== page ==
If you want to do it, then be the best. If not, don't do it.
In a stereotyped Asian family, the father is: strict, fierce and silent. Most commonly found reading a newspaper or at the head of dining table being served food, if not then somewhere punishing his children for their results. And let us not forget the favoritism toward sons, plus expectations of his offspring to become a doctor or a lawyer.
It seems though, that mine is a father of his own kind.
Newspapers – a big yes. I remember being constantly amazed by your total control over the thin unstapled papers, because in my tiny hands, it was an unreadable flop of mess.
Silent? *Coughs* You are definitely more the stereotyped Asian mother – always asking after our homework, whether we have eaten and the rubbish-dump-state of my room.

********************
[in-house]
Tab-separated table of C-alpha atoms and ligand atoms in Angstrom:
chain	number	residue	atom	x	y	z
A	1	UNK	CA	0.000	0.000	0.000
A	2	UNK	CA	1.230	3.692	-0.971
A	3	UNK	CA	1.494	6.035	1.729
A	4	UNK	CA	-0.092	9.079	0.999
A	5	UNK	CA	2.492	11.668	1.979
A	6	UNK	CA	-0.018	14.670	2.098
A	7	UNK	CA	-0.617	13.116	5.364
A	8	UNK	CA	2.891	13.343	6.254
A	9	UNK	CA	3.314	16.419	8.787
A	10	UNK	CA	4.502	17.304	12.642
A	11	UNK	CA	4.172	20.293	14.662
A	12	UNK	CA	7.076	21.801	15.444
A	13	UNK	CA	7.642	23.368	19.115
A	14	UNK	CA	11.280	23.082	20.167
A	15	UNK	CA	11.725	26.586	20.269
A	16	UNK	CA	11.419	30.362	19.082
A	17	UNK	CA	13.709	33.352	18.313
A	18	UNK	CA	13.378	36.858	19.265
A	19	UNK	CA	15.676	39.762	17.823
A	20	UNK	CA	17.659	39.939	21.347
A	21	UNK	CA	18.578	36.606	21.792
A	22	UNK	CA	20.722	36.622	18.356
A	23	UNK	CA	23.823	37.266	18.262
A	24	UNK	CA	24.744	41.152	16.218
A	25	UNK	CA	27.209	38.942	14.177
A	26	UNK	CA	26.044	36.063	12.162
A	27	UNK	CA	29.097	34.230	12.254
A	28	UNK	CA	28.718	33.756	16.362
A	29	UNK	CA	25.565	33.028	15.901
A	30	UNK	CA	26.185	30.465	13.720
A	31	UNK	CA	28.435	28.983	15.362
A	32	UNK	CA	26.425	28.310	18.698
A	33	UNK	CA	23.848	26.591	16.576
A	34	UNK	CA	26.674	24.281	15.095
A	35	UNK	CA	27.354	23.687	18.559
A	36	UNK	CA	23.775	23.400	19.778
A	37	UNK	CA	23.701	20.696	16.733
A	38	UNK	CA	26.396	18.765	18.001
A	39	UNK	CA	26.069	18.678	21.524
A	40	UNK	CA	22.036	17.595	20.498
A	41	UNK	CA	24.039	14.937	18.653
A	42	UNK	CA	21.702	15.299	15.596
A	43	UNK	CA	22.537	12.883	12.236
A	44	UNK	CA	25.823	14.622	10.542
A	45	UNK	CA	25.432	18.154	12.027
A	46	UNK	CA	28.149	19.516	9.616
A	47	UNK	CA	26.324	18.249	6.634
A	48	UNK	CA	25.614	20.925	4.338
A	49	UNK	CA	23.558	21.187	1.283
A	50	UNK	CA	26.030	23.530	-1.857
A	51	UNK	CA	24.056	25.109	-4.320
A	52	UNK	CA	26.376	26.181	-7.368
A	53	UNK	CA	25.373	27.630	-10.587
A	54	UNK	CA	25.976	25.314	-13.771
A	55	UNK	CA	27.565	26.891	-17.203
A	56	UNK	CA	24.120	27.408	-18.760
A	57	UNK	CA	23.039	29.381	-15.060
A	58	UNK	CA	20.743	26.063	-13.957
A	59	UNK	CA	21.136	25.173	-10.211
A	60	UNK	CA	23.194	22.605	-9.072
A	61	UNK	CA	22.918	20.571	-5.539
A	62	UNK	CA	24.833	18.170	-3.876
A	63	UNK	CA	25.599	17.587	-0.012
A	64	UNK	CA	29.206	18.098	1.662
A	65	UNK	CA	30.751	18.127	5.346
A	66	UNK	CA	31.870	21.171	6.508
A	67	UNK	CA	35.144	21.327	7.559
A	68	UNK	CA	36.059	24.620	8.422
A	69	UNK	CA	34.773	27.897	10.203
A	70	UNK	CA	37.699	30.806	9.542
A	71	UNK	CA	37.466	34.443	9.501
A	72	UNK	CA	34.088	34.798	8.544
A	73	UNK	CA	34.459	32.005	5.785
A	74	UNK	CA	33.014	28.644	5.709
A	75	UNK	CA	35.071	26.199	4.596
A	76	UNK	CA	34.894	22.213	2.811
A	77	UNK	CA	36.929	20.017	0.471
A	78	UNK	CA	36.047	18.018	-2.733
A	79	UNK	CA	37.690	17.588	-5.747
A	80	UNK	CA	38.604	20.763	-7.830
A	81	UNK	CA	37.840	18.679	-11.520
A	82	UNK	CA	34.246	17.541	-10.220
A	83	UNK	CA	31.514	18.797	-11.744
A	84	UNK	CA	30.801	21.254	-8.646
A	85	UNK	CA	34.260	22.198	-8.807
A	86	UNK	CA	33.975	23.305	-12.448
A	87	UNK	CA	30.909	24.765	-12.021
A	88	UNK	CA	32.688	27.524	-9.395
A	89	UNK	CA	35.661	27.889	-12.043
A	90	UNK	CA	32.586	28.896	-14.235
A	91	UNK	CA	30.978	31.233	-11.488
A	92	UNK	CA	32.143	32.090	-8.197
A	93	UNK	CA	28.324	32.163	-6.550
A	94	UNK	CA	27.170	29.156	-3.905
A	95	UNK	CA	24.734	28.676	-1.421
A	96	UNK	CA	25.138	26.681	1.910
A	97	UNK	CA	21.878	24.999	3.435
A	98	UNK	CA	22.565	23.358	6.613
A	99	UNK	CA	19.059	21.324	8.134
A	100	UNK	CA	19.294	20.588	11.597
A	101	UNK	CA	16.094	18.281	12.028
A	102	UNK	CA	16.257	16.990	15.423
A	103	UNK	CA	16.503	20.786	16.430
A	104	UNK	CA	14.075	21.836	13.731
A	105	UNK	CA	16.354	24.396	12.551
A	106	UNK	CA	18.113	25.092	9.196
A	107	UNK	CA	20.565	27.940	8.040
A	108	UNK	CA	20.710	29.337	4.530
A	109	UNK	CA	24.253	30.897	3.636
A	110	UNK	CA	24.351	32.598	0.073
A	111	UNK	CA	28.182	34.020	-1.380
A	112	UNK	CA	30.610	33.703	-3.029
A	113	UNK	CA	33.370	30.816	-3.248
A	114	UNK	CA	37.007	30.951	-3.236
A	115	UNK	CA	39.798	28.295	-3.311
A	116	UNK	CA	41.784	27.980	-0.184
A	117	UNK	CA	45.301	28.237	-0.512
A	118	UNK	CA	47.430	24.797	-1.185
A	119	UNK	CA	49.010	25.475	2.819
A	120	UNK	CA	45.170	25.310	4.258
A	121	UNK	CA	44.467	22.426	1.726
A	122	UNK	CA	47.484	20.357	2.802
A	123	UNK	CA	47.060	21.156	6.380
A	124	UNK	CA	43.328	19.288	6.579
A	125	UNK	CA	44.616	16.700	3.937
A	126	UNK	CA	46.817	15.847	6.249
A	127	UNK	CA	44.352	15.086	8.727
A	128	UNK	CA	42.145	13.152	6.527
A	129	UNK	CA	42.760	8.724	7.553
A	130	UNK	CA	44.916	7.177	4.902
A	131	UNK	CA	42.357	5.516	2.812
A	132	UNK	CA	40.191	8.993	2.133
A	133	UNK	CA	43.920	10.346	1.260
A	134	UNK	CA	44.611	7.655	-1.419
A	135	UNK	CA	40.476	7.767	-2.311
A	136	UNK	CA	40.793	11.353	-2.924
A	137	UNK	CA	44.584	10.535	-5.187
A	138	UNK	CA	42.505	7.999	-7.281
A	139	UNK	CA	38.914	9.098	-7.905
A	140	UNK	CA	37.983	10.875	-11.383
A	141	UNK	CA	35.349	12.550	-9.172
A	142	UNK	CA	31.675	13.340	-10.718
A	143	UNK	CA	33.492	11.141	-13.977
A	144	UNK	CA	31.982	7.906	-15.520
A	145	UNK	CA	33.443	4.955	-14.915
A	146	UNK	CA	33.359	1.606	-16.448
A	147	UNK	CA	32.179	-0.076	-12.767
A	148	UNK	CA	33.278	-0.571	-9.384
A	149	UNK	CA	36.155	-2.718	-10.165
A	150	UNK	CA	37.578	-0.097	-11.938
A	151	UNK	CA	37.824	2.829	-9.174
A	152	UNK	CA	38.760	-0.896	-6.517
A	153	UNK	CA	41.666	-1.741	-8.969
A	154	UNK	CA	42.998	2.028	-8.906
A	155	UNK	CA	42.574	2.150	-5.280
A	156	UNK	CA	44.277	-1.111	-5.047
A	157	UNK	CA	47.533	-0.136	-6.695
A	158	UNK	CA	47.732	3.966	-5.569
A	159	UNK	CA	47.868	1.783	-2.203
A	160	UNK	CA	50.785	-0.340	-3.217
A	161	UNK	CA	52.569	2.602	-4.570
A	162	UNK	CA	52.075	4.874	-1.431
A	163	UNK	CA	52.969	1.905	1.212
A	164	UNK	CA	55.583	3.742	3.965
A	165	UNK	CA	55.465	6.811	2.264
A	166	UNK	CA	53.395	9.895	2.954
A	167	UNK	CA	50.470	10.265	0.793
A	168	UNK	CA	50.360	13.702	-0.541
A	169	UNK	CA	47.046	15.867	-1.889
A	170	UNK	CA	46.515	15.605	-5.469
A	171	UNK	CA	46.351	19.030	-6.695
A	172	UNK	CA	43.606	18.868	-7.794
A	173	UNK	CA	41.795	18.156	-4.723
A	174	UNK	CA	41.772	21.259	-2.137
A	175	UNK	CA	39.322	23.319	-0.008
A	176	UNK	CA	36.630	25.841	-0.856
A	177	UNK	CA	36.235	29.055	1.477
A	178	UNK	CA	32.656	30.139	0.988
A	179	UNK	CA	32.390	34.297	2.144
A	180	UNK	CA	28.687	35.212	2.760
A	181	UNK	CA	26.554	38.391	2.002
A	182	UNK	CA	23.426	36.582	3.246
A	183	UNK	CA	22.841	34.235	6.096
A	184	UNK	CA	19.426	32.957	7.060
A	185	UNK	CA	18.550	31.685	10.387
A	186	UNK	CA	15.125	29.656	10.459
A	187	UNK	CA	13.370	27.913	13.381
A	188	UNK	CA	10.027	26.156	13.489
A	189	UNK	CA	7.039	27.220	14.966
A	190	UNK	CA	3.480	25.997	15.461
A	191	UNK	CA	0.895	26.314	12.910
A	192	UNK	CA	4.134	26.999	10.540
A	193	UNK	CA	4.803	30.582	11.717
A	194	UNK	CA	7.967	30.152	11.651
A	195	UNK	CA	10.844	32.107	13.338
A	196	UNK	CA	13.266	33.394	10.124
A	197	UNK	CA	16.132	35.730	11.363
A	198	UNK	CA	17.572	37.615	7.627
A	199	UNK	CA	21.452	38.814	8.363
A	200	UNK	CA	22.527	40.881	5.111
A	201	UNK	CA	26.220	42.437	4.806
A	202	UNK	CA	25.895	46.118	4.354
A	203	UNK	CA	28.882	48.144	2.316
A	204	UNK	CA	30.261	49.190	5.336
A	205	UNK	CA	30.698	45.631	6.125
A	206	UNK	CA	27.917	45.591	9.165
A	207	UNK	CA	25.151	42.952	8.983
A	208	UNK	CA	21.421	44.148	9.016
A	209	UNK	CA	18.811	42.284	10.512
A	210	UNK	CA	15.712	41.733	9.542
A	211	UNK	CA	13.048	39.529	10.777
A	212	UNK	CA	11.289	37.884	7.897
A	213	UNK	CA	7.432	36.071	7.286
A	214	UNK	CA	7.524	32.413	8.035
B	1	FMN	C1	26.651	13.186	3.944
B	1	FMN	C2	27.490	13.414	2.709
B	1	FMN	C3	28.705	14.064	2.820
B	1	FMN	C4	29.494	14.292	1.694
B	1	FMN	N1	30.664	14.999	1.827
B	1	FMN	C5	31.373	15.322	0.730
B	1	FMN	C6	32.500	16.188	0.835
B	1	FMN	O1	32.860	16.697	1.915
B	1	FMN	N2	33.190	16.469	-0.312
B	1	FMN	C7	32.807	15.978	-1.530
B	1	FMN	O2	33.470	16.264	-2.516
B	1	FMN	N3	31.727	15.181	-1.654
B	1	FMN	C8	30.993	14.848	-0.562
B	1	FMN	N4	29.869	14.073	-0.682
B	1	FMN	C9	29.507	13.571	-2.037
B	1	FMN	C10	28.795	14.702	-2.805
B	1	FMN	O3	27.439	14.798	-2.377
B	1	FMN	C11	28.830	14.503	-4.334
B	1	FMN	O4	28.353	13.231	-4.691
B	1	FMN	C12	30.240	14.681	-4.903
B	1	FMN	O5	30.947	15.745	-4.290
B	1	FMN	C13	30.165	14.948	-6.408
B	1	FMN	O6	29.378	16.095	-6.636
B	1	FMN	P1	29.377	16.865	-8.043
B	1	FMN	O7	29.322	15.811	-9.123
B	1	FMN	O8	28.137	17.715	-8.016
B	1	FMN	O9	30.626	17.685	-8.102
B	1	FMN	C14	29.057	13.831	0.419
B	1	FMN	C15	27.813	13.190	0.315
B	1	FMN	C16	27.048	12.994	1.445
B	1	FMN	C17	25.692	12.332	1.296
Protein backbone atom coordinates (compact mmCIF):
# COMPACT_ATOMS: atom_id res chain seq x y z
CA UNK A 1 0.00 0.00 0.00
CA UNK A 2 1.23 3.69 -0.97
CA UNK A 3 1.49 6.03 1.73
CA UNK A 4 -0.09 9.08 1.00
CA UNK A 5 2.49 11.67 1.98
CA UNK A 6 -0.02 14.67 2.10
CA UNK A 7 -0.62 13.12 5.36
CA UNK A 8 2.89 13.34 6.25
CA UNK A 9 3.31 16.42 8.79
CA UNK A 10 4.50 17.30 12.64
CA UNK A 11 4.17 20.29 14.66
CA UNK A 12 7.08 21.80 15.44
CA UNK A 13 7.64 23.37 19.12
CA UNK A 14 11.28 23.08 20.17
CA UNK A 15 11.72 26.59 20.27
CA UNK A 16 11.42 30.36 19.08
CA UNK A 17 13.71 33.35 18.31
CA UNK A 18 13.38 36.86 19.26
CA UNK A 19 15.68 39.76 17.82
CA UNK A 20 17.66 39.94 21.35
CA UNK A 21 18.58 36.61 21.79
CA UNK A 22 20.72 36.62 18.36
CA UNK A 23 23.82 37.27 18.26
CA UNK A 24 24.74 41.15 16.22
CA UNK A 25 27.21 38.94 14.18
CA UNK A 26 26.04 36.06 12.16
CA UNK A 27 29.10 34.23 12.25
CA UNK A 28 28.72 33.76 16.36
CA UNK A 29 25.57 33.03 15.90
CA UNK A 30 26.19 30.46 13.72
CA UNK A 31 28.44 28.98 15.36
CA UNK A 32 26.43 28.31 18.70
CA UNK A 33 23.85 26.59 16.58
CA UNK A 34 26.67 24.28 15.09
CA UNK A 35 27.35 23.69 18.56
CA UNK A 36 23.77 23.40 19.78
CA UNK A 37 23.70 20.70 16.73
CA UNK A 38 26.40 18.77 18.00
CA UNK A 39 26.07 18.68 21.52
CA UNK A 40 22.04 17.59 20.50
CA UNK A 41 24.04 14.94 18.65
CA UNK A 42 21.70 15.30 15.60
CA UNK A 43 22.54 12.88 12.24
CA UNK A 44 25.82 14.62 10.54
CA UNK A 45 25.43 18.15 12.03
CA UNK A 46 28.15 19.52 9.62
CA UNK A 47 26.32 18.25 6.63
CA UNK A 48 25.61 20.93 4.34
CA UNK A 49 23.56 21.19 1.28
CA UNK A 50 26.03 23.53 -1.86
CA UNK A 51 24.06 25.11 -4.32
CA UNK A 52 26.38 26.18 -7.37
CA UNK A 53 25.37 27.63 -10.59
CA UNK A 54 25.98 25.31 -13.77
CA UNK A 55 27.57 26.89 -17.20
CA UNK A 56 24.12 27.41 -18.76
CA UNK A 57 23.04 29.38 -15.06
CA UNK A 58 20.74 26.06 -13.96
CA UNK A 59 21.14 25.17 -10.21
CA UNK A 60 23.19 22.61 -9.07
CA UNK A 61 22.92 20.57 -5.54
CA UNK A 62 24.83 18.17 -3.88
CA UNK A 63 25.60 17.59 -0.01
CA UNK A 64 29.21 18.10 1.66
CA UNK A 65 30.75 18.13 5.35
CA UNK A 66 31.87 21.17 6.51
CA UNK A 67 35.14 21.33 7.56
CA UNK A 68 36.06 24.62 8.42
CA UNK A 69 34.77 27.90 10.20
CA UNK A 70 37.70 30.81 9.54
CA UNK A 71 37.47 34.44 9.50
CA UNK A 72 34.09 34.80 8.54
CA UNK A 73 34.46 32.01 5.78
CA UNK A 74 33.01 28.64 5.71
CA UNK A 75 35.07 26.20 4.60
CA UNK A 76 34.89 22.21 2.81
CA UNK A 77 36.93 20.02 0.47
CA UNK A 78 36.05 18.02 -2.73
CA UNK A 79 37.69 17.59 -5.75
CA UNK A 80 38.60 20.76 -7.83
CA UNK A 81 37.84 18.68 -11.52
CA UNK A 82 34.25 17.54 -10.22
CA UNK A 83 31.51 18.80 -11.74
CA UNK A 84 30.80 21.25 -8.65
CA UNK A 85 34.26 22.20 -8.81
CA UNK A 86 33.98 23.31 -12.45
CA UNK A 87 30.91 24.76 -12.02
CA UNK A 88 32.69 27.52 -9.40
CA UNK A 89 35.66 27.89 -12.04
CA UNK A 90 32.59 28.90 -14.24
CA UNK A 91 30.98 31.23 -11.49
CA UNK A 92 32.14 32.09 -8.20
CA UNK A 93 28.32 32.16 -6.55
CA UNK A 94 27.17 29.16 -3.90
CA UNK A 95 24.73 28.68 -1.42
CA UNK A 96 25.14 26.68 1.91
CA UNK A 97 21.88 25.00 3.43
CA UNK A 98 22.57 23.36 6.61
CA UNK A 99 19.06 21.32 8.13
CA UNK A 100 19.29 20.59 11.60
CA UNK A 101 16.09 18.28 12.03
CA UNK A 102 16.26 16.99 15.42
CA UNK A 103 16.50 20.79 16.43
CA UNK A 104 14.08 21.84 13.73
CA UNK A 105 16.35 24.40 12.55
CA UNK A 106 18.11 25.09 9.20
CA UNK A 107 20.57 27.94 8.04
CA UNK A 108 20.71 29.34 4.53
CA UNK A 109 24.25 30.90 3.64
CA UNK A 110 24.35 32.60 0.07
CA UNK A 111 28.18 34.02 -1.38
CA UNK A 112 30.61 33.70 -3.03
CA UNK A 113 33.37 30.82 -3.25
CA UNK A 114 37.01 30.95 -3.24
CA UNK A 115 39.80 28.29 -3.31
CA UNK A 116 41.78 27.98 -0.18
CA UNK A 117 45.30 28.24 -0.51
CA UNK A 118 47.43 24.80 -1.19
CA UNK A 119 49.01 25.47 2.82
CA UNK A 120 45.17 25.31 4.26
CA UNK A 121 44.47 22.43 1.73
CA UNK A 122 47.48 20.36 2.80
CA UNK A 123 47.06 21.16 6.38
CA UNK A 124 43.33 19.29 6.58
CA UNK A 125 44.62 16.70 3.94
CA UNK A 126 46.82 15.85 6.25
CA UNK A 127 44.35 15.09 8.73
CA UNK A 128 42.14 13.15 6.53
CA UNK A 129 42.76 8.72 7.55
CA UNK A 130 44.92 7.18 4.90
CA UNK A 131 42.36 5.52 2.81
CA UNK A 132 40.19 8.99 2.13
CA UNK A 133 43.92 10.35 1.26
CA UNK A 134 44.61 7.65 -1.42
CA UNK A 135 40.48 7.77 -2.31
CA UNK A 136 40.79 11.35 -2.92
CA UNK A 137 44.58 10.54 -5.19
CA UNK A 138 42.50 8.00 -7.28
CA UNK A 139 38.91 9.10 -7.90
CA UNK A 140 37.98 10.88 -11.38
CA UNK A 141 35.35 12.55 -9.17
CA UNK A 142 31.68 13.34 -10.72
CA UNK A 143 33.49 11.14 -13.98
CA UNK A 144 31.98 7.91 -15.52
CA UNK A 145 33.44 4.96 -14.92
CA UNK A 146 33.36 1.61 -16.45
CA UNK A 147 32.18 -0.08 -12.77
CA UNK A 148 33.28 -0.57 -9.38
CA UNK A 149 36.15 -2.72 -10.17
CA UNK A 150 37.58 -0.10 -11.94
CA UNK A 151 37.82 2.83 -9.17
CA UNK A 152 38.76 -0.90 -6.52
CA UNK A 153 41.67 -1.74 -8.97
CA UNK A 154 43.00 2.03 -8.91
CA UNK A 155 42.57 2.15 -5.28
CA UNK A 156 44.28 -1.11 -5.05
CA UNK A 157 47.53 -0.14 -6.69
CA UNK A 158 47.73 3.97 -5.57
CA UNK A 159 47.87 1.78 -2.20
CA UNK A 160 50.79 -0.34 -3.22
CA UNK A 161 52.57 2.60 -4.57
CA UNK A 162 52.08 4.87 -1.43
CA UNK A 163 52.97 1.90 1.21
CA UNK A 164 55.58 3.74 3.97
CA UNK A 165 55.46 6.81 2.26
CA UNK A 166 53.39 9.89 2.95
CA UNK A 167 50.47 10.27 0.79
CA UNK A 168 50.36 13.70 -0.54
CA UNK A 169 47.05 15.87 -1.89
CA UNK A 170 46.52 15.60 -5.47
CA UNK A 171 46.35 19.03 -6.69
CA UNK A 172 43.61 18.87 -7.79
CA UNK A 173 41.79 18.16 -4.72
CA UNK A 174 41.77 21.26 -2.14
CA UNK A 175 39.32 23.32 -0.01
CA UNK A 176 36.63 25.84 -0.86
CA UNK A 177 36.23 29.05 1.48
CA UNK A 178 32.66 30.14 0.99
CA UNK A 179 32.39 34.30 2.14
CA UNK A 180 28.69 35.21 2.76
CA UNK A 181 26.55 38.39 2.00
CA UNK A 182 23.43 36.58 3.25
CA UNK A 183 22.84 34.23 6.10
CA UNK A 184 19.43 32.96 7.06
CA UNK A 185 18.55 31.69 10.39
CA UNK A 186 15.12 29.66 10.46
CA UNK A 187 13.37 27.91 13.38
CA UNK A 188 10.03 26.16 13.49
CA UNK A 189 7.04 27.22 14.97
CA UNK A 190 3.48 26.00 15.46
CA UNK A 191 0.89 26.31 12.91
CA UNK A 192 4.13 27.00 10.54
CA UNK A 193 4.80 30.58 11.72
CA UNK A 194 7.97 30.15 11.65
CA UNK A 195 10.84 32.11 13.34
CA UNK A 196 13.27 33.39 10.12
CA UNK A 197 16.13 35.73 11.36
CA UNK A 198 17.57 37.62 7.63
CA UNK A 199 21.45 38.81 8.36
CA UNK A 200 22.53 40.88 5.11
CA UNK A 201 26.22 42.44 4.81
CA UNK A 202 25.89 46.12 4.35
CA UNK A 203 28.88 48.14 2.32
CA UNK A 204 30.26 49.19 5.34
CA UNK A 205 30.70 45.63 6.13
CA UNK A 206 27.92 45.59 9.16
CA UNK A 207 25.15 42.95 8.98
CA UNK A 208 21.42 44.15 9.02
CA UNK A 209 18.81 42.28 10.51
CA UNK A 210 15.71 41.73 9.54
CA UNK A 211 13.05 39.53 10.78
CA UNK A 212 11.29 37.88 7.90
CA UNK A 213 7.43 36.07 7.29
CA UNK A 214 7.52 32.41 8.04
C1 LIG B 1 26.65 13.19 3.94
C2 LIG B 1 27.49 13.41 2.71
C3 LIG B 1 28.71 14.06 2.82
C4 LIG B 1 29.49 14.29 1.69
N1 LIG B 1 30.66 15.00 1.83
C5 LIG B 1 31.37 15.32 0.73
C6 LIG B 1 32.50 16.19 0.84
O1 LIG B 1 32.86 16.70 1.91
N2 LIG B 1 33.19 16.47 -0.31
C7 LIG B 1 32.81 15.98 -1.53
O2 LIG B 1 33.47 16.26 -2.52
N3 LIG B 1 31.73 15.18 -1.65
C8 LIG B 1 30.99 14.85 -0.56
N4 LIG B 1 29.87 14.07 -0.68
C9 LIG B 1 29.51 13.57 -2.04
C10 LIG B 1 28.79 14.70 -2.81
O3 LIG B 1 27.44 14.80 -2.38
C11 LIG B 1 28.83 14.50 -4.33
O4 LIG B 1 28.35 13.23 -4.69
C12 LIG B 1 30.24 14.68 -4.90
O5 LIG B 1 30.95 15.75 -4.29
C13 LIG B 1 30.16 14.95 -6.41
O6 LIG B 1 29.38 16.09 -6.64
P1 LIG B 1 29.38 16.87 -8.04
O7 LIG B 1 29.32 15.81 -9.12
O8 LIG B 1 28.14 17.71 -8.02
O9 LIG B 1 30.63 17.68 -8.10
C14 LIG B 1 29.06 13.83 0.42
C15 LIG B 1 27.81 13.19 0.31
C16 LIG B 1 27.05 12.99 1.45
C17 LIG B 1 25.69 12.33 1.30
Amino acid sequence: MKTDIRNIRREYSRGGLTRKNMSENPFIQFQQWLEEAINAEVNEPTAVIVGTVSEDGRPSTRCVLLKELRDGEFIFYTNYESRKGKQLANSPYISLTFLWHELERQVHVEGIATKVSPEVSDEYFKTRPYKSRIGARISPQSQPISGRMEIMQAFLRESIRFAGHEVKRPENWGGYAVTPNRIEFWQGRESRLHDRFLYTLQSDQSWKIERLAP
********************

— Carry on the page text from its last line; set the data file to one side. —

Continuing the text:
You do most of the housework, and before the years of takeaway dinners, it would 99% be you serving steaming hot food to us straight from the kitchen.
Fierce and stern? An understatement. In fact, your intimidating aura leaves the strongest impressions on my friends. However, unlike the Internet meme “A is for Asians”, you would never discipline us for not being the best, just for not trying our best.
Favoritism? Yeah. I mean, how should a kid feel about extra attentions given to the younger brother, and then always told “做姐姐，一定要让弟弟” (You should always ‘let’ your younger brother because you’re older)?
Then… I grew up.
To be a doctor or a lawyer? Thank goodness it was never only about finances. Sure, there was the very long talk about how difficult life could be if I chose filmmaking, but as always, you and mum left the choice to me.
At the end of the day, just by being himself, my dad sets the standards up sky-high for me, on how to be a person, how to manage a family, and how a career should go. Summarised by his signature quote at home, “要做就要做得最好，要不然就不做”. (If you want to do it, then be the best. If not, don’t do it.)
And that is how he brings out the best of me.